Board member David Pickler said that he thought the superintendent’s reasoning was backwards and that the board should offer preferences to charter schools with proven results, rather than those who offered the most money for a lease. “I hope I’m hearing that wrong,” he said.

“One school is offering five bucks a square foot, the other one a dollar,” said Hopson. “More importantly [W.E.B. Dubois’] plan is to purchase the building.” 

In the past the board had asked Hopson to take into consideration the impact of leaving empty buildings in already-blighted neighborhood, giving W.E.B. Dubois’ lease-purchase agreement a leg up.

Freedom Preparatory Academy is currently located in the former Lakeview School but “was busting at the seems this year,” according to board Chairman Cardell Orrin. Orrin thinks Freedom Preparatory would better be able to serve its students by moving into a single building such as Lanier, as it grows from a school that serves grades 6-9 to a school that serves grades 6-12. Freedom Preparatory was one of three middle schools in the state to be recognized by the State Collaborative on Reforming Education in 2013 for its strong academic record.

But the district was asking Freedom Preparatory to pay rent that would’ve worked out to be about 30 percent of the amount of money it brings in from the state at its current enrollment, according to Orrin. So Freedom Preparatory decided not to accept the district’s proposed lease and will instead split its school into two different sites in the coming year, one of which will be in a church.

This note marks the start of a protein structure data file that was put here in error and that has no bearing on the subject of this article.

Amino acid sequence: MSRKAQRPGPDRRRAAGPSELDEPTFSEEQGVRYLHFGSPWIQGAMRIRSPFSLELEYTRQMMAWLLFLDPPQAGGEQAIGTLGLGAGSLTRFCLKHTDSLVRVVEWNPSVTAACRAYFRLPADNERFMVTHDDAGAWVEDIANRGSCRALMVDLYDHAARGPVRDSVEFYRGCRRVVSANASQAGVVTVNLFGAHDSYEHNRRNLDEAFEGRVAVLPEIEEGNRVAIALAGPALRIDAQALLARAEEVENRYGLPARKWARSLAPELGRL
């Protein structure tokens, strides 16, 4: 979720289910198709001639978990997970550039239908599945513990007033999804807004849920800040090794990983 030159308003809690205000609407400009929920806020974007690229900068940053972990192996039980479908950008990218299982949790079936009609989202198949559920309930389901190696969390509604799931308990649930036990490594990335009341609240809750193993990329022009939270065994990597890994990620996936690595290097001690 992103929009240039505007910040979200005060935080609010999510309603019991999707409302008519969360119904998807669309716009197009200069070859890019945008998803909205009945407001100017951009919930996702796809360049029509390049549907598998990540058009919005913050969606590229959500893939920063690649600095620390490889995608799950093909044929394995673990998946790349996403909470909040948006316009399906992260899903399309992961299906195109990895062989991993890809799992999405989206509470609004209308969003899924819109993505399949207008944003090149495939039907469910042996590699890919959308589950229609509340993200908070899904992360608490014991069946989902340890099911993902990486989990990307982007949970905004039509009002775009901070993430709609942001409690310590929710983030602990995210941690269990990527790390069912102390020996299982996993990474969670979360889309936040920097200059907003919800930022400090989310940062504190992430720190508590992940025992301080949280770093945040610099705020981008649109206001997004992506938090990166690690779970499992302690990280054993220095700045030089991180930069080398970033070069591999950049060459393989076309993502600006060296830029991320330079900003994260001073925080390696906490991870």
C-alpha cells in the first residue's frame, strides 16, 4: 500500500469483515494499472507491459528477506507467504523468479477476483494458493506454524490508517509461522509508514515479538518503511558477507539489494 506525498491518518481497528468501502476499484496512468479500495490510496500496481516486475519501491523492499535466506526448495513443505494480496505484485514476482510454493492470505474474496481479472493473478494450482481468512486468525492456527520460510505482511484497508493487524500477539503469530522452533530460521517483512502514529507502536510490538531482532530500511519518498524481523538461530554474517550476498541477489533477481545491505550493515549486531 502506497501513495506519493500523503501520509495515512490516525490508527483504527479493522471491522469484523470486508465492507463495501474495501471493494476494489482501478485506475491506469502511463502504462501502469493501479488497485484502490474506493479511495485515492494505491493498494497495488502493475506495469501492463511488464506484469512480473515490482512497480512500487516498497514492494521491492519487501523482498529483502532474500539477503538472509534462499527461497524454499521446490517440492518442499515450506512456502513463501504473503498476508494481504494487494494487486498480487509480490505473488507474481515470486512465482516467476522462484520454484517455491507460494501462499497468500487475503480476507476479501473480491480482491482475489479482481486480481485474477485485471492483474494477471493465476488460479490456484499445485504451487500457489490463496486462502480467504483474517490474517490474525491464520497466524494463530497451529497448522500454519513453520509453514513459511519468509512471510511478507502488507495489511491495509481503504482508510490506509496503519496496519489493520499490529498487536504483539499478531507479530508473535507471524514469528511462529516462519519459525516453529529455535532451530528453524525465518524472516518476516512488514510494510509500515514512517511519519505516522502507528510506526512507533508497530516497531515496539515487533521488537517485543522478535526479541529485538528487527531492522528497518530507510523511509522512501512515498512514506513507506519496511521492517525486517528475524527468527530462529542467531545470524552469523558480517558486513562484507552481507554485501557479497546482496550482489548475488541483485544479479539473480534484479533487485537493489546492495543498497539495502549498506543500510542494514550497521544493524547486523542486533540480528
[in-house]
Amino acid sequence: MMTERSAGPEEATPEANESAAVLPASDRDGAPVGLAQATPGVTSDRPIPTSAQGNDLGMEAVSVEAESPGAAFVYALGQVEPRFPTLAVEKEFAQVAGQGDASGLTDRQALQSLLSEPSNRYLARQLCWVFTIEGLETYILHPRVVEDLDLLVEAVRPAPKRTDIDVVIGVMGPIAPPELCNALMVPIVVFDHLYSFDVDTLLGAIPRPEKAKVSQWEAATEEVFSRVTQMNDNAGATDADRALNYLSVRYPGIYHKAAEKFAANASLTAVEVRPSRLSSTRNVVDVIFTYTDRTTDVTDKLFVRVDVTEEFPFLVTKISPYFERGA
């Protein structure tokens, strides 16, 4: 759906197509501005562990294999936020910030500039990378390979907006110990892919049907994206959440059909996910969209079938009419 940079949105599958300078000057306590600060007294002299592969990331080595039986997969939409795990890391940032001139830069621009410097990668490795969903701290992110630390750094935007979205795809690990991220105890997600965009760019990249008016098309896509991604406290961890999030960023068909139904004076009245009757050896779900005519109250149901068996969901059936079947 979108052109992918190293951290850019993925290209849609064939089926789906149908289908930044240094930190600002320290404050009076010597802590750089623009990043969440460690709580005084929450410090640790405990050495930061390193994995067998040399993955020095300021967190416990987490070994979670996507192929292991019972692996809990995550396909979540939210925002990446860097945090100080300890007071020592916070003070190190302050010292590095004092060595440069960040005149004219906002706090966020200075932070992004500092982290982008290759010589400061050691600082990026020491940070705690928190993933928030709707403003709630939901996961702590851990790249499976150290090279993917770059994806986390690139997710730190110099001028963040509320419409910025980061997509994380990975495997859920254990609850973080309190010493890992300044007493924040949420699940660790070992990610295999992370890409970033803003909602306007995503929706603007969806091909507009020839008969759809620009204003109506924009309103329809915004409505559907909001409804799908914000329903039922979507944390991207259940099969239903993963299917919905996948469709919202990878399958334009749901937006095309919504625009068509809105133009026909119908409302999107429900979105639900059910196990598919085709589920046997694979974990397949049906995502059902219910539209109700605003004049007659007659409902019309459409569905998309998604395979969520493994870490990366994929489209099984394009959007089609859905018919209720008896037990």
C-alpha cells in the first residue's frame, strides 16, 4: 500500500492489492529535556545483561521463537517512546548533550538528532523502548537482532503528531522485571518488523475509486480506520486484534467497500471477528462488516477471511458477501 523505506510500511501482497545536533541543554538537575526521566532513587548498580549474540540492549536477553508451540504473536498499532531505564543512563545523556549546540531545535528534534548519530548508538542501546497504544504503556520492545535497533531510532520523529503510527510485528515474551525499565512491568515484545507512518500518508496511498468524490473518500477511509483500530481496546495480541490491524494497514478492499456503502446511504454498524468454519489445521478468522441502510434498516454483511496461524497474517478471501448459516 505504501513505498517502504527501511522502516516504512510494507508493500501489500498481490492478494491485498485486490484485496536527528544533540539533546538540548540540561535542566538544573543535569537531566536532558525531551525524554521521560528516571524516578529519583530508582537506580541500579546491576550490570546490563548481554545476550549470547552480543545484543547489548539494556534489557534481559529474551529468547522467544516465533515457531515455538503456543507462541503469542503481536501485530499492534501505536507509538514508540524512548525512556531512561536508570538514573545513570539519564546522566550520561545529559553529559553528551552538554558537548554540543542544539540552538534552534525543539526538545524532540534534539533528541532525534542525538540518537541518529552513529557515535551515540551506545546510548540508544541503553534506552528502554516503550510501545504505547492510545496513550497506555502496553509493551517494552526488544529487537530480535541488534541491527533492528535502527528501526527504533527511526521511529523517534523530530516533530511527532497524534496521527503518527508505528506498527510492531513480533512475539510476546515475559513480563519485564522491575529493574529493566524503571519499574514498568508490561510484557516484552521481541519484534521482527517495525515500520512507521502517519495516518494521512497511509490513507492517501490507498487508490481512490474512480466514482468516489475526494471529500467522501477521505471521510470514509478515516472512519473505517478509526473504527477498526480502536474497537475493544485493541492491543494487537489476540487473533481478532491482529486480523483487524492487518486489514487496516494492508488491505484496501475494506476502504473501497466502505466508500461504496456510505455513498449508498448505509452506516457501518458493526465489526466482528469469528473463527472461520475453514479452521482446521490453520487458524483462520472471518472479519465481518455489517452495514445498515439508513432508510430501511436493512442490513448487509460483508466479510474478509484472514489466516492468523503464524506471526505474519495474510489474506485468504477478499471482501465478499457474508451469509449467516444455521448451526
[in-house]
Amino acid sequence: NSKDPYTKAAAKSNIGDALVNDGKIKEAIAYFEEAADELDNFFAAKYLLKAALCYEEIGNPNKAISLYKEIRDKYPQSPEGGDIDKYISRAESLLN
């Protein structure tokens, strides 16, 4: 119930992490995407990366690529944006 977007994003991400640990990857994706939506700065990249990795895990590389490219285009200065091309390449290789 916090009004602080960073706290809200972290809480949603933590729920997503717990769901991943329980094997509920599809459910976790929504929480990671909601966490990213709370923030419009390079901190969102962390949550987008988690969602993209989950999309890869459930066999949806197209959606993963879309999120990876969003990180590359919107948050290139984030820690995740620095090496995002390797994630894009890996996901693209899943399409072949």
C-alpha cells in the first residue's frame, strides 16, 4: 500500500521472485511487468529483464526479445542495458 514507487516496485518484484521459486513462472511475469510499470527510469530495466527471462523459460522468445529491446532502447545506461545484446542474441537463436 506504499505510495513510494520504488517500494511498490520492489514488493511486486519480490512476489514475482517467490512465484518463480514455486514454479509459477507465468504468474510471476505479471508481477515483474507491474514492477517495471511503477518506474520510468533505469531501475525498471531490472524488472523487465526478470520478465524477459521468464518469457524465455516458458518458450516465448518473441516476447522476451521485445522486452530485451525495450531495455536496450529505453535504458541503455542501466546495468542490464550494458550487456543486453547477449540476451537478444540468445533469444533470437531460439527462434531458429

“We’re disappointed,” Orrin said about Tuesday’s decision.

The W.E.B DuBois Consortium, led by former mayor Willie Herenton, has faced several major challenges in its first year including having to close a middle and high school it had opened in the district’s former Northside High School.

It is currently paying back around a half million dollars that it owed to Shelby County Schools after it over-projected the number of students it would enroll last year by a wide margin, according to the district CFO Alicia Lindsey.

Multiple board members said the repayment agreement with Herenton was bad business and similar agreements should be voted on by the board in the future. “If somebody owes you money you don’t do business with them,” said board member Billy Orgel.